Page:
Saturday, July 27, 2013

Road Trip to Shipshewana

Earlier this week, a friend asked if I would like to take a road trip to Shipshewana.  I've written about this little town up in northern Indiana before.  This is where we go twice a year for our Dear Jane retreat.  The town was beautiful, and there were pretty flowers everywhere.

These little flower carts seemed to be all over town.  This is the one in front of the Blue Gate Restaurant.

The Farmstead was beautiful as usual.

There was good food.  We also went to Rise 'N Roll Bakery, but I was too busy eating my donut to take a photo.

And, of course there was fabric.  Here is a view into Yoder's fabric section.

We saw beautiful quilts.  I just love this twisted bargello.  It reminds me that I have a twisted bargello wall hanging in similar colors that needs to be quilted.

This is a nice combination of Civil War fabrics.  I have a few of the fabrics from this quilt in my stash.   I really like the borders on this quilt.

There is even log cabin cheater cloth and a lot of nice solid fabrics for those of you that want to just add a border and quilt.  I'm thinking that this would make a great backing, too.

Those of you that have been to Lollys know that there is always lots of gorgeous fabric there.  This is the usual display of Kaffe Fassett fabric.  The shot cottons are in that case you see to the left of the photo.  On the back of this display is the Kaffe stripes.

But now there is a Kaffe and Brandon wall.  Just look at the color!!!!

There is Civil War fabric as usual.  There is a nice selection upstairs as well as downstairs in A Little Bit of Lollys.  I did do a little "fishing" in the boat.  I was too busy and didn't remember to get a photo.

This is only a part of the Civil War fabrics.

I searched for quite awhile for some of these fabrics and could have found them right here.

Thanks for stopping by for a visit!

And always remember.....


Sunday, July 21, 2013

Pulled Pork and Hexagons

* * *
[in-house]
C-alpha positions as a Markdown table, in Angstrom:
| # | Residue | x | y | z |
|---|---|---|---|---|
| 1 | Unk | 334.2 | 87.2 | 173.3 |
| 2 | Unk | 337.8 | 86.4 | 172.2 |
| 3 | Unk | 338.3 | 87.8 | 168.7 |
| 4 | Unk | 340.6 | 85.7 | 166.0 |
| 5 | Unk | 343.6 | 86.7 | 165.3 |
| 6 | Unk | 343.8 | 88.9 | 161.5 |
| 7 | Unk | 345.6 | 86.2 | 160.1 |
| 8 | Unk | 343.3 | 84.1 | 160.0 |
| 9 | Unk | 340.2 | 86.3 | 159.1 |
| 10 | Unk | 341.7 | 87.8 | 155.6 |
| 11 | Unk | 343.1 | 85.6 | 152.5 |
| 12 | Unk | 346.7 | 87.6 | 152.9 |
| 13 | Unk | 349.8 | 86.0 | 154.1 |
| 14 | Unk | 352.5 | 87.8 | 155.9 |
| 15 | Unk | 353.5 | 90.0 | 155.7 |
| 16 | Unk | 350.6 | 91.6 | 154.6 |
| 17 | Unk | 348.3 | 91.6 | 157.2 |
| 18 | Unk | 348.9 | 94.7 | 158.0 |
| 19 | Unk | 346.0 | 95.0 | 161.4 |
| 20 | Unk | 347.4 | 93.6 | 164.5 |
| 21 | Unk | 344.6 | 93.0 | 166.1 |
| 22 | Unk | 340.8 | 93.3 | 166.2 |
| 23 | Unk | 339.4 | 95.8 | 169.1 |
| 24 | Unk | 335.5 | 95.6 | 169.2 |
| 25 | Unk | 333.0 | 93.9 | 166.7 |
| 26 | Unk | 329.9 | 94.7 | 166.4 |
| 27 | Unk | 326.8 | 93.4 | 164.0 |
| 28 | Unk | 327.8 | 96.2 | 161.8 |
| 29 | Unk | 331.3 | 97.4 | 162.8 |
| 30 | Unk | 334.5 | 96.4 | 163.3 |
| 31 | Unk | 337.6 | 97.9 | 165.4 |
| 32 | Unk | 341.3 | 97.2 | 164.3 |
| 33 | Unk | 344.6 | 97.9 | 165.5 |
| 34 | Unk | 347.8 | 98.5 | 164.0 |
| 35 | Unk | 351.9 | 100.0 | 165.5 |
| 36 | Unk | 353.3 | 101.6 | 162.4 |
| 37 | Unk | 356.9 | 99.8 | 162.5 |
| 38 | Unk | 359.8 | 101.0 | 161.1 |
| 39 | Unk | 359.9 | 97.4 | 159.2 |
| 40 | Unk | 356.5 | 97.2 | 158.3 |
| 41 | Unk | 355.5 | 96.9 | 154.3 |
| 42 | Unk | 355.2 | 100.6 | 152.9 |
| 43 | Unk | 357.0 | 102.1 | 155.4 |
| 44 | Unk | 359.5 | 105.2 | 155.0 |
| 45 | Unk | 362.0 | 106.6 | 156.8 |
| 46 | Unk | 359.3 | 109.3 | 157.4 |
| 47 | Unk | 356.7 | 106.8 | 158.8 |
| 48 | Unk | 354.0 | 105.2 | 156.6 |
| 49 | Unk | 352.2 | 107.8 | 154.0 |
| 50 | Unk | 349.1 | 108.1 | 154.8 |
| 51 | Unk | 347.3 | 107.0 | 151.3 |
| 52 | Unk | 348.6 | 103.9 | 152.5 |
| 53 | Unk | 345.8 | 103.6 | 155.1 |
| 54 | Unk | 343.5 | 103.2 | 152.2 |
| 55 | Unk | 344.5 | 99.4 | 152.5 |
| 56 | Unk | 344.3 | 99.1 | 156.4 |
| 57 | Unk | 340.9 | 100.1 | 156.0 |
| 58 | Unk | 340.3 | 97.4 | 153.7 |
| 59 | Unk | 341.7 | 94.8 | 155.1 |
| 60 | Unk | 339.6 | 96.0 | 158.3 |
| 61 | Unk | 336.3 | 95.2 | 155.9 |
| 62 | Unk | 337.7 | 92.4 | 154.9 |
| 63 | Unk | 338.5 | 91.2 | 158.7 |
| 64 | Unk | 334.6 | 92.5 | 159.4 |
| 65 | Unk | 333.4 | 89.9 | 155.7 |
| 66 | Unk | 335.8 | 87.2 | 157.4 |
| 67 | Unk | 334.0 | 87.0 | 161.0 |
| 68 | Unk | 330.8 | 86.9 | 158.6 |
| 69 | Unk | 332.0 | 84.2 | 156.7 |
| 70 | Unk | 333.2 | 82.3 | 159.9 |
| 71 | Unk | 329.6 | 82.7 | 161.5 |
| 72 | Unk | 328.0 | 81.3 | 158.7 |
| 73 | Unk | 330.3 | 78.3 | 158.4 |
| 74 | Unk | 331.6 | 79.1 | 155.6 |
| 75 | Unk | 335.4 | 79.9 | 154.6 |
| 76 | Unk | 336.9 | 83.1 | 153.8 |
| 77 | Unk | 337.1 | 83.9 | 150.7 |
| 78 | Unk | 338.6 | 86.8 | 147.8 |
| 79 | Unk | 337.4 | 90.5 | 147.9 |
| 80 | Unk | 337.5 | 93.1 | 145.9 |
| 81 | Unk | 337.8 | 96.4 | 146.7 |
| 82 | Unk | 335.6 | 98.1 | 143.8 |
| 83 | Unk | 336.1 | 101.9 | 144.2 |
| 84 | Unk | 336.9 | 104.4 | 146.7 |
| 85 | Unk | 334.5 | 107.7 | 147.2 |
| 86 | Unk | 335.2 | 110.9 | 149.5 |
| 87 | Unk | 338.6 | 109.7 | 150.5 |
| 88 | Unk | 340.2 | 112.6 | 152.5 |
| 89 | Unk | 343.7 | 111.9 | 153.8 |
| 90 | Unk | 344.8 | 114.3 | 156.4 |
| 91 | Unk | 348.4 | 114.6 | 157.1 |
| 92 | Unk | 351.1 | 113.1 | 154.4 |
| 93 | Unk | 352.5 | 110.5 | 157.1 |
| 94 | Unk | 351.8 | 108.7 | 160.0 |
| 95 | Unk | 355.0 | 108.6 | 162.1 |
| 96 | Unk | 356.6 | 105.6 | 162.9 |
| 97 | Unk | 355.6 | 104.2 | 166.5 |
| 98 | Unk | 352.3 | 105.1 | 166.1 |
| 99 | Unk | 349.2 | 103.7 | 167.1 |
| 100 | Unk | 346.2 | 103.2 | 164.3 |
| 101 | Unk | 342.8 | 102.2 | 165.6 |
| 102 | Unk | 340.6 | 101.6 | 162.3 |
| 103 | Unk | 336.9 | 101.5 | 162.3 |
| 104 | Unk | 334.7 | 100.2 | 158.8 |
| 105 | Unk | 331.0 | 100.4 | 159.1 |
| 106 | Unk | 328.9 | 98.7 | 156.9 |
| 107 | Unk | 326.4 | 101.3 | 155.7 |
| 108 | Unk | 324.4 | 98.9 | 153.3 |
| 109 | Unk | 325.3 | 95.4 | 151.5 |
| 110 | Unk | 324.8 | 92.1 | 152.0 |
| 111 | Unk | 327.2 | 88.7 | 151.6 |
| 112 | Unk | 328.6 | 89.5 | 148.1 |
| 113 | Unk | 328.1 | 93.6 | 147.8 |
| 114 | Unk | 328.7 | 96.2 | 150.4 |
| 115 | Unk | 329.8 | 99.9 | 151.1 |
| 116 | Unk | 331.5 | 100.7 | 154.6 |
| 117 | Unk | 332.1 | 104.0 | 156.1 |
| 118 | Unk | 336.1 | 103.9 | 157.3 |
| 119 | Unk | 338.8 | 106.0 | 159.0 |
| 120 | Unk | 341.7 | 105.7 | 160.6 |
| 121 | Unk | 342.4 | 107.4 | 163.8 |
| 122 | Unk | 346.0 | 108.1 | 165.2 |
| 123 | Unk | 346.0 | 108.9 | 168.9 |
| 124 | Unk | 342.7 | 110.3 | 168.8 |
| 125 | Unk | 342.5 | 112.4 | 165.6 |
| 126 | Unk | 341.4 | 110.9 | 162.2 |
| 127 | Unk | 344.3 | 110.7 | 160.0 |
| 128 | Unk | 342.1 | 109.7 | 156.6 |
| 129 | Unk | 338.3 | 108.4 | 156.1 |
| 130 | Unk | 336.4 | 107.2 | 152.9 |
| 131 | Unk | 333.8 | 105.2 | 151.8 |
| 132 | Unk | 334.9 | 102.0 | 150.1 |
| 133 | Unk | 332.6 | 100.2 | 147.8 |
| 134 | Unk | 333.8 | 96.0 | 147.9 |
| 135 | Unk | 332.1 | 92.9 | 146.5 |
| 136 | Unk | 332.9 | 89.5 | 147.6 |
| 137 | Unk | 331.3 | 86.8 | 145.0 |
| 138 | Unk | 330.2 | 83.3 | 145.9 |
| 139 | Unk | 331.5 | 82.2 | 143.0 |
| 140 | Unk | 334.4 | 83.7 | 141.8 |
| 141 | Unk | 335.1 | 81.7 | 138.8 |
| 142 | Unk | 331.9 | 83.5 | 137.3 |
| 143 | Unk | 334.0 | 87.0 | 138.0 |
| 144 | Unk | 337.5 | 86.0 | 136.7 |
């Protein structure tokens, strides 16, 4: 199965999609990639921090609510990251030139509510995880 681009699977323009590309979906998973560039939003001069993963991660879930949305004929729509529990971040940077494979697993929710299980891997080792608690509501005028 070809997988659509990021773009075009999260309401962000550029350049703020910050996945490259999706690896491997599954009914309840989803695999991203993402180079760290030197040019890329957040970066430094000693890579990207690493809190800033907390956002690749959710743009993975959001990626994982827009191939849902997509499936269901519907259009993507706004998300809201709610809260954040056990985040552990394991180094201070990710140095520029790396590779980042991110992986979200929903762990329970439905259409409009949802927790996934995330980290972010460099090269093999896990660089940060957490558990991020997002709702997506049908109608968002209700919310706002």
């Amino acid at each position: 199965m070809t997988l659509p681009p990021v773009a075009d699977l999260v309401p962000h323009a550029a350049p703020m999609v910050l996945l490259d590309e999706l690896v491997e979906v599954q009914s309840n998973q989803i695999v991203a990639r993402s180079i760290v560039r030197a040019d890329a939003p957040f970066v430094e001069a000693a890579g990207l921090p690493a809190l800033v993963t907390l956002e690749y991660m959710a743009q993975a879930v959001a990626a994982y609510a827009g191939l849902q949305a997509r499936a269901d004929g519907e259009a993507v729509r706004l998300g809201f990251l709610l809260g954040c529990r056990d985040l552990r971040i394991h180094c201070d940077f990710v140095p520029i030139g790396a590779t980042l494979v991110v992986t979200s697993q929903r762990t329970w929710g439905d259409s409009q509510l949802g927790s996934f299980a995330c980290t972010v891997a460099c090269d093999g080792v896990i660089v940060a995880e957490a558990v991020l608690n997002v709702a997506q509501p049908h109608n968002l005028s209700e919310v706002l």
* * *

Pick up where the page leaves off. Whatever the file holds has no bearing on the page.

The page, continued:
While my daughter was visiting friends, they fixed pulled pork.  I have never been able to make pork that has tasted this good, so I thought I'd share the recipe with you.

The sauce recipe came from this web site:
We prepared the sauce the day before we roasted the pork.  I retyped the recipe under my Recipes tab (above).

We roasted a 5# pork shoulder roast in my big turkey roaster at 225 degrees for 10 hours.  Here is all we did:  Spray the bottom of the roaster with Pam cooking spray and place the roast in with the fat cap facing up.  NO water.  I was surprised that it didn't stick.  Cover the pan with foil, put the lid on and roast.  We put the roast in overnight since we have had such high daytime temperatures the last week. After the roast cools for about a half hour, remove the bone and the fat cap and shred with two forks.  Cover with the sauce and reheat when you are ready for dinner.  Tonight we are having some of the leftover pork on a baked potato.

I was just hungry for slaw.  It has never been one of my favorites, but I thought that it would be tasty with the pulled pork.  I just cheated and bought a bag of ready made slaw and a jar of Marzetti slaw dressing.  I thought it was kind of blah tasting, so I added a little sugar and a splash of apple cider vinegar.  The pork sandwich and the slaw were good together.  Of course there was dessert....

Since I was in a cooking mood, I made this recipe for Magic Lemon Meringue Pie from this link:

It was good, but probably not something I will make again because it uses a can of Eagle Brand Milk which made the pie really sweet.  So instead of putting this recipe under my Recipe tab, I put my favorite Weight Watcher Pie recipe there that is really easy to make and is a great summer dessert.

Here is a photo of the pie.  The recipe says it's easy because you put the crust, filling and meringue all in/on and then bake it.  The prep still took awhile.

I might try this method another time and use a different filling.

And so you don't think that this has turned into a cooking blog, here are a few more of the hexagons that I've been gluing.  I like the red and blue fabrics, but I feel like that pile needs something to spice it up a bit.  Any suggestions?

Hope you are finding some time to stitch.

Thanks for stopping by for a visit!  

Tuesday, July 9, 2013

English Paper Piecing Addiction Group

Yesterday morning I decided to join the English Paper Piecing Addiction Group at Back Door Quilts.  I was so excited about learning to glue hexagons at the shop last week that I wanted to go and see what others were accomplishing using this method.  We were there yesterday for about 2 hours, and I glued most of these hexagons in about an hour.